Vice Media president Andrew Creighton has left the company, coming nearly a year after it was revealed that he paid a former employee to settle a claim about sexual harassment, Variety has confirmed.

According to an exposé by the New York Times published last December, Creighton paid $135,000 in 2016 to an ex-Vice employee after she alleged she was fired after rejecting his suggestion they have a romantic relationship.

A Vice spokesman declined to comment. Creighton’s exit was first reported by THR.

In March, former A+E Networks CEO Nancy Dubuc was named CEO of Vice Media, while co-founder Shane Smith shifted into a new role as executive chairman. Creighton’s departure is part of Dubuc’s efforts to clean house and move forward with a new senior management team, which includes Dominique Delport, former global managing director at Havas Group who joined Vice as president of international and chief revenue officer shortly after Dubuc’s hire.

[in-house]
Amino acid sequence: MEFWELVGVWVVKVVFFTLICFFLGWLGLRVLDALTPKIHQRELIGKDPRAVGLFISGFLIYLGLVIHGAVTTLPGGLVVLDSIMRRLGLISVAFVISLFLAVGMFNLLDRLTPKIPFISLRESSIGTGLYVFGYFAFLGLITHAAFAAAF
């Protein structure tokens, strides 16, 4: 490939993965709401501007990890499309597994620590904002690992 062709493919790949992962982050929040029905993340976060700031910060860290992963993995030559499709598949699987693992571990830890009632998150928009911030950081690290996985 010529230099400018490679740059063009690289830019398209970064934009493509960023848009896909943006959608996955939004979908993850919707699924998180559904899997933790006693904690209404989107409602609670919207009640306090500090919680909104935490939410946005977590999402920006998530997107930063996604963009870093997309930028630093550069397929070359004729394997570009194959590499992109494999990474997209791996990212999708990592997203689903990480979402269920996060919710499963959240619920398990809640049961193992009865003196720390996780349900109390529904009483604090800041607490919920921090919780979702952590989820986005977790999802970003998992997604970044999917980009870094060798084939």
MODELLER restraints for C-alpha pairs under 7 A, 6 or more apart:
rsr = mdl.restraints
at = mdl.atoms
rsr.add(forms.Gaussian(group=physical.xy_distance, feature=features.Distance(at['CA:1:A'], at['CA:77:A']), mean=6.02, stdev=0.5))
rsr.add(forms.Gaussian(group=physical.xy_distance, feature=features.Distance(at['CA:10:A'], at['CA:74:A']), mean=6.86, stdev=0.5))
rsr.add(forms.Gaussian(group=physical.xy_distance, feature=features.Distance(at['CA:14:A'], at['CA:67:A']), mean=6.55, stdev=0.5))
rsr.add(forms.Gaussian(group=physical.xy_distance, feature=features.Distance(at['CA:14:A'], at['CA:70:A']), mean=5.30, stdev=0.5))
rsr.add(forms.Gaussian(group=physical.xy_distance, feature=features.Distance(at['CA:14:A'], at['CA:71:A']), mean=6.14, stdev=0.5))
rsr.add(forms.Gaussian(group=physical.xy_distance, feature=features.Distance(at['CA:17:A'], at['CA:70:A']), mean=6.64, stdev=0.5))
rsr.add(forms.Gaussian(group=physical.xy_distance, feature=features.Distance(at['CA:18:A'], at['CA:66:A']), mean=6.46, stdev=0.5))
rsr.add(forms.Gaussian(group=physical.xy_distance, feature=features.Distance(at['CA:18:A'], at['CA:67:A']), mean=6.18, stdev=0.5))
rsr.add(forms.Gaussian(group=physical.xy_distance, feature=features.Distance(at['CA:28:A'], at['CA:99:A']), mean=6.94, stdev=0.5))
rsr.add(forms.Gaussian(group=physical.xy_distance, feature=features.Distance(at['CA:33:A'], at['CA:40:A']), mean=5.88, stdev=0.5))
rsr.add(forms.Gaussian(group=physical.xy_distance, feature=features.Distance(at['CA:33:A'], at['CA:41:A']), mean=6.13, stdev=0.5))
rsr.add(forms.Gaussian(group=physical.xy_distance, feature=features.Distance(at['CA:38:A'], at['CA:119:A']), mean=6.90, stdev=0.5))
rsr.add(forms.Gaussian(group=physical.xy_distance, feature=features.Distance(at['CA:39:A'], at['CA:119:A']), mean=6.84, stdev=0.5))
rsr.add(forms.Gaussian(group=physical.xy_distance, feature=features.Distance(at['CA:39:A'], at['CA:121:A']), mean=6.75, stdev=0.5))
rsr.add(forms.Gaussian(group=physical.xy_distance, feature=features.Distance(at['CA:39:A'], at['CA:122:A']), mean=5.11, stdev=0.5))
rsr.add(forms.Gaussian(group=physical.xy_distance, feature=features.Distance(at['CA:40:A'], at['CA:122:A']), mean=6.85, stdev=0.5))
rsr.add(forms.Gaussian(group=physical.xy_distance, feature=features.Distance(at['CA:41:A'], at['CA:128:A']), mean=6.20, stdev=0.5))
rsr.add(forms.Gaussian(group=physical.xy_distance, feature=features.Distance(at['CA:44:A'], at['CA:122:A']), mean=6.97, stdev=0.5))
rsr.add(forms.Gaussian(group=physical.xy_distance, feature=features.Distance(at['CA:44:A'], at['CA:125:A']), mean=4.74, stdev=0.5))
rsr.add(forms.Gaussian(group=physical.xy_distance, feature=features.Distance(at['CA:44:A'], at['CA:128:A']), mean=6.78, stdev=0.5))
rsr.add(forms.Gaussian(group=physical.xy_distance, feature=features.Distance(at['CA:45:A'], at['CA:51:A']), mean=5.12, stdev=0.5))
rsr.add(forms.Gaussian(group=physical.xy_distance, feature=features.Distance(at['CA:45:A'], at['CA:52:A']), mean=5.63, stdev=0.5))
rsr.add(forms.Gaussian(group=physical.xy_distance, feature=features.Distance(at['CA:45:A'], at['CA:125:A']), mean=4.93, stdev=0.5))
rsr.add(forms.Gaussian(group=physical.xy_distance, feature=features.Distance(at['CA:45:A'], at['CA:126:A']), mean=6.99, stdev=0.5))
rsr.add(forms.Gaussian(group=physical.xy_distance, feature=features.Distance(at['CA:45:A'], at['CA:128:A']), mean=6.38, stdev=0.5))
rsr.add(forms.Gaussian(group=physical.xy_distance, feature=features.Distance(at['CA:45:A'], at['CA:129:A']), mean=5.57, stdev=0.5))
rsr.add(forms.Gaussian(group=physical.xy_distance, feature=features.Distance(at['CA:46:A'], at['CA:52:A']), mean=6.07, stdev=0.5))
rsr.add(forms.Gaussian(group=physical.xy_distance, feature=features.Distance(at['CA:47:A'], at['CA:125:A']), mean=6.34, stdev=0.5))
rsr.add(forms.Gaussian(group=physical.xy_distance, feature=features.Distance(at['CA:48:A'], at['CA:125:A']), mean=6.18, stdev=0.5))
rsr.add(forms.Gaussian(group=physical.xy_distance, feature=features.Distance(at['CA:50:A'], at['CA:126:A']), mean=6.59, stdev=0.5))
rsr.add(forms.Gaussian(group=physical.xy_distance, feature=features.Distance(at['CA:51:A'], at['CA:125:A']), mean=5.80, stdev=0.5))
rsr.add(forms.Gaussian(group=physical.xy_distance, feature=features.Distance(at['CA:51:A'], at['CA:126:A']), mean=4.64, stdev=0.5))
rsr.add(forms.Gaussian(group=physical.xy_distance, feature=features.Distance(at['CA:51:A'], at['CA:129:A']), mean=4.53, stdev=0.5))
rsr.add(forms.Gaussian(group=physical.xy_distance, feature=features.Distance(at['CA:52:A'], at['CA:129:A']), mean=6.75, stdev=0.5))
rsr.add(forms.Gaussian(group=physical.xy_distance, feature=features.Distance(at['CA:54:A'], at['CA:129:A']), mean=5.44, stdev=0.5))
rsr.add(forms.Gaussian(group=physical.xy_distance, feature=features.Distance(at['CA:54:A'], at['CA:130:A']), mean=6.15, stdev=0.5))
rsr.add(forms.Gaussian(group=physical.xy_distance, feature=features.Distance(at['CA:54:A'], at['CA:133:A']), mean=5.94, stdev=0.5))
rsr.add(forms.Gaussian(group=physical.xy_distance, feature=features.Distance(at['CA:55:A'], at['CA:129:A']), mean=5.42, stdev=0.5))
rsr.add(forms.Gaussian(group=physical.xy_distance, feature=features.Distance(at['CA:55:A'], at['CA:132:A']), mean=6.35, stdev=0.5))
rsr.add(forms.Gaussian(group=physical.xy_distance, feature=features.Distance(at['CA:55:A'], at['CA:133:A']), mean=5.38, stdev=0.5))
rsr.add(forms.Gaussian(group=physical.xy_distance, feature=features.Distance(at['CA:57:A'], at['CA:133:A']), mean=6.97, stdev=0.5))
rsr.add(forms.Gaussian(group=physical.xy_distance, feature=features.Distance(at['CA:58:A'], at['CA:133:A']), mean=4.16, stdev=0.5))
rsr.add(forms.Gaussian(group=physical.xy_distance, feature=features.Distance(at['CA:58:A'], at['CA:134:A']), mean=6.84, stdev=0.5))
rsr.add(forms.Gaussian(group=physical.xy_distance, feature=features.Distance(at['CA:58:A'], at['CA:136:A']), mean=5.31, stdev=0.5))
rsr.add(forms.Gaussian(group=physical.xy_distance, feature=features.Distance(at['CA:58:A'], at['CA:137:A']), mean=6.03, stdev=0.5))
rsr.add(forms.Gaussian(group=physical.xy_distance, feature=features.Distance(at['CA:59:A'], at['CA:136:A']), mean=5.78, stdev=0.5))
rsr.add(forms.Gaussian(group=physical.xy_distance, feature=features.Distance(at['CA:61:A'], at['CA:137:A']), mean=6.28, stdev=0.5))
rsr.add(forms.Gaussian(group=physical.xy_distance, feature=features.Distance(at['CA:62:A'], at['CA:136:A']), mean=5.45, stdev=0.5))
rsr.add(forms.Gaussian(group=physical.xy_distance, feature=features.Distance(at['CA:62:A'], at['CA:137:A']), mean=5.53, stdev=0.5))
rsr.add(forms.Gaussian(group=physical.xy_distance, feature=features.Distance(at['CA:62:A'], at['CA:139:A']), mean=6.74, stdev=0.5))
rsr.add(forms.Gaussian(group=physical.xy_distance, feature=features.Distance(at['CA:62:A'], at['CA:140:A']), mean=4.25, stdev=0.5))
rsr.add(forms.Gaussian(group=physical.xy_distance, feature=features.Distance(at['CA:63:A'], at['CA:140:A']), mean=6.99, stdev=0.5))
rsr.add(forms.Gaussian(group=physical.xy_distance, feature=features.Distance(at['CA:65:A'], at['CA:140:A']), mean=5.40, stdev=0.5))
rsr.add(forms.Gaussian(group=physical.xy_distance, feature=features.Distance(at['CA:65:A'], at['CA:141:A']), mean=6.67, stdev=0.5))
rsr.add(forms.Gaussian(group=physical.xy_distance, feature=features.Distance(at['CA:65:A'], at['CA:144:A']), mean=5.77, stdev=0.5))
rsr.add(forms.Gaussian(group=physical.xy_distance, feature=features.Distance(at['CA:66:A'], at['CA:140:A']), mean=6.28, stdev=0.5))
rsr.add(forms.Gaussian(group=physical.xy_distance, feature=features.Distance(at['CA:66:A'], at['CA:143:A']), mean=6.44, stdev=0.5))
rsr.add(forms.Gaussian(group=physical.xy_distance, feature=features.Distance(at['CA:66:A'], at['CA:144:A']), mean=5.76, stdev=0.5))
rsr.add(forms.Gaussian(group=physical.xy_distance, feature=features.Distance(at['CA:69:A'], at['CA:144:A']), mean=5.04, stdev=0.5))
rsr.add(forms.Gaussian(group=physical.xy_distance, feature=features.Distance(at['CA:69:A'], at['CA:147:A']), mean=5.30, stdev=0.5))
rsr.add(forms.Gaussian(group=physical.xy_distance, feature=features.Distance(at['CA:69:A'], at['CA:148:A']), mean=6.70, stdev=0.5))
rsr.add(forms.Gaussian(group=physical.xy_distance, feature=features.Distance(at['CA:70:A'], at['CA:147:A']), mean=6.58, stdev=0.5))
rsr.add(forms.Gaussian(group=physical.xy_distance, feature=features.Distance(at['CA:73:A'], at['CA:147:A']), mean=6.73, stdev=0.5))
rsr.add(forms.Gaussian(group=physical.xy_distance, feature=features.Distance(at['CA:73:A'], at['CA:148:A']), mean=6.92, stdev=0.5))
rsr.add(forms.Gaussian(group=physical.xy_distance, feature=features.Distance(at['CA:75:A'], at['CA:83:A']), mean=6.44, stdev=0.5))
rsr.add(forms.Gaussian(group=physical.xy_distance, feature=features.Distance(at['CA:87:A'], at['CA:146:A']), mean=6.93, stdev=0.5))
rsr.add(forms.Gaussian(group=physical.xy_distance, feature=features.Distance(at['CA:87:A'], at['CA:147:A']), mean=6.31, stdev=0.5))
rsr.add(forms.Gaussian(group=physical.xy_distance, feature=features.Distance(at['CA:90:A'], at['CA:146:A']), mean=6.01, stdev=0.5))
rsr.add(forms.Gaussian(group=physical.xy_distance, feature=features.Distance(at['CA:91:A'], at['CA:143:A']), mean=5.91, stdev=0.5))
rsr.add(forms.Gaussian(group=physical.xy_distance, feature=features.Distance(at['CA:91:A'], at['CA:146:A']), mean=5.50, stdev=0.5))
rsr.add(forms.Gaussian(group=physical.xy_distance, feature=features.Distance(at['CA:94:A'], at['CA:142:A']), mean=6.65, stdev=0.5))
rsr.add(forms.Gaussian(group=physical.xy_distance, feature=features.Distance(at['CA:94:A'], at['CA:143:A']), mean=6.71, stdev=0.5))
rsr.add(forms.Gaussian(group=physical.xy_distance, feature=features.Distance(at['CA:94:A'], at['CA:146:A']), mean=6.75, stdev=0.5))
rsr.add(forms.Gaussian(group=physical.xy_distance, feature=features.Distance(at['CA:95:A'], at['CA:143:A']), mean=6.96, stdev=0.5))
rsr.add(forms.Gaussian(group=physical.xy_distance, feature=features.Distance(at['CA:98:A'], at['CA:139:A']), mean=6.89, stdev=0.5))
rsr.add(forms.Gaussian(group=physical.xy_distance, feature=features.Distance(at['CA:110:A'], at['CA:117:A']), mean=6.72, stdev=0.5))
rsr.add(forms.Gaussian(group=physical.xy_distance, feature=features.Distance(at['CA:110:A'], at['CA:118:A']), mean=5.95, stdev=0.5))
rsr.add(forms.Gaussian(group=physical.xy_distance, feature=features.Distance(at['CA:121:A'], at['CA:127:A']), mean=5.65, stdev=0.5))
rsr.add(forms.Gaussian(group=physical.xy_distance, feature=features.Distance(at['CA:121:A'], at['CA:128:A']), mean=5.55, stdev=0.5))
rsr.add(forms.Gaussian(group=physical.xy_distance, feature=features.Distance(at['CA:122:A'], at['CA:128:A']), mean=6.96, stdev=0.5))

After the Times story broke, Vice in January suspended Creighton and chief digital officer Mike Germano, who was also accused of several instances of sexual harassment. Germano was fired later that month.

In a January memo from Vice COO/CFO Sarah Broderick to the company’s staff, she wrote that the claim against Creighton was reviewed in 2016 by an independent law firm and was “found to lack merit, but the company agreed to settle the matter in order to avoid the expense and distraction of litigation.” While Creighton’s employment status was under review, he had been on leave.

Creighton co-founded the U.K. arm of Vice Media in 2001 with Andy Capper. Capper, former longtime global editor-in-chief of Vice magazine, left the company in December 2017. In 2010, Creighton moved from London to the company’s Brooklyn headquarters. Vice in 2012 acquired British style magazine i-D, where Creighton had previously worked as head of advertising.